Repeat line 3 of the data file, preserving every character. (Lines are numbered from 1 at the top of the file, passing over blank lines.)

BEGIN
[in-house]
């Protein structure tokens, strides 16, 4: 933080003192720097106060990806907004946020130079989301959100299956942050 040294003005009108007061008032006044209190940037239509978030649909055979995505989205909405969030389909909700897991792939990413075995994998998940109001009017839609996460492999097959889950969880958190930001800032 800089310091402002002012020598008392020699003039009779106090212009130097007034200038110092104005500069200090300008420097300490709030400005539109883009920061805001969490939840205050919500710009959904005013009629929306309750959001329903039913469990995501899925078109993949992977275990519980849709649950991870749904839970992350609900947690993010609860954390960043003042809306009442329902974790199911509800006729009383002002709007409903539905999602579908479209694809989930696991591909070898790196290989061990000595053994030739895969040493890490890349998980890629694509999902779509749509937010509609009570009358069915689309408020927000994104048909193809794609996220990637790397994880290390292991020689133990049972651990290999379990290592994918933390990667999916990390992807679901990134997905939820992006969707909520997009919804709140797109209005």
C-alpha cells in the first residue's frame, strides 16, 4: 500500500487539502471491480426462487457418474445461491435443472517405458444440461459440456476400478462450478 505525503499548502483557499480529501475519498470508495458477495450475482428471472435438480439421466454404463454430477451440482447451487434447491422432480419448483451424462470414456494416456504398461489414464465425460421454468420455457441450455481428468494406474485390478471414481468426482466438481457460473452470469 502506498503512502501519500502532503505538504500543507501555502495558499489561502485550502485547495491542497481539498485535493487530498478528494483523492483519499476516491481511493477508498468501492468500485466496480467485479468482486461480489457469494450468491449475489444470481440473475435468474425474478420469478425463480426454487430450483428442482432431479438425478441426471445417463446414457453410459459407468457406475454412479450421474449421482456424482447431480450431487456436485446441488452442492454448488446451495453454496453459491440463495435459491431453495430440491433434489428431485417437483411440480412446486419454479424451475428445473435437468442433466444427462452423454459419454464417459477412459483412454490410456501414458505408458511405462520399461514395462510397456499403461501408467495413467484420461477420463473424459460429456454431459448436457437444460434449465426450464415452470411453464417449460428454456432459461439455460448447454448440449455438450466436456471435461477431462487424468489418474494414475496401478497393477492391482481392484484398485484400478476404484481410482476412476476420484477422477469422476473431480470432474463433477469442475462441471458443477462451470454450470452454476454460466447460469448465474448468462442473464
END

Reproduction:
C-alpha cells in the first residue's frame, strides 16, 4: 500500500487539502471491480426462487457418474445461491435443472517405458444440461459440456476400478462450478 505525503499548502483557499480529501475519498470508495458477495450475482428471472435438480439421466454404463454430477451440482447451487434447491422432480419448483451424462470414456494416456504398461489414464465425460421454468420455457441450455481428468494406474485390478471414481468426482466438481457460473452470469 502506498503512502501519500502532503505538504500543507501555502495558499489561502485550502485547495491542497481539498485535493487530498478528494483523492483519499476516491481511493477508498468501492468500485466496480467485479468482486461480489457469494450468491449475489444470481440473475435468474425474478420469478425463480426454487430450483428442482432431479438425478441426471445417463446414457453410459459407468457406475454412479450421474449421482456424482447431480450431487456436485446441488452442492454448488446451495453454496453459491440463495435459491431453495430440491433434489428431485417437483411440480412446486419454479424451475428445473435437468442433466444427462452423454459419454464417459477412459483412454490410456501414458505408458511405462520399461514395462510397456499403461501408467495413467484420461477420463473424459460429456454431459448436457437444460434449465426450464415452470411453464417449460428454456432459461439455460448447454448440449455438450466436456471435461477431462487424468489418474494414475496401478497393477492391482481392484484398485484400478476404484481410482476412476476420484477422477469422476473431480470432474463433477469442475462441471458443477462451470454450470452454476454460466447460469448465474448468462442473464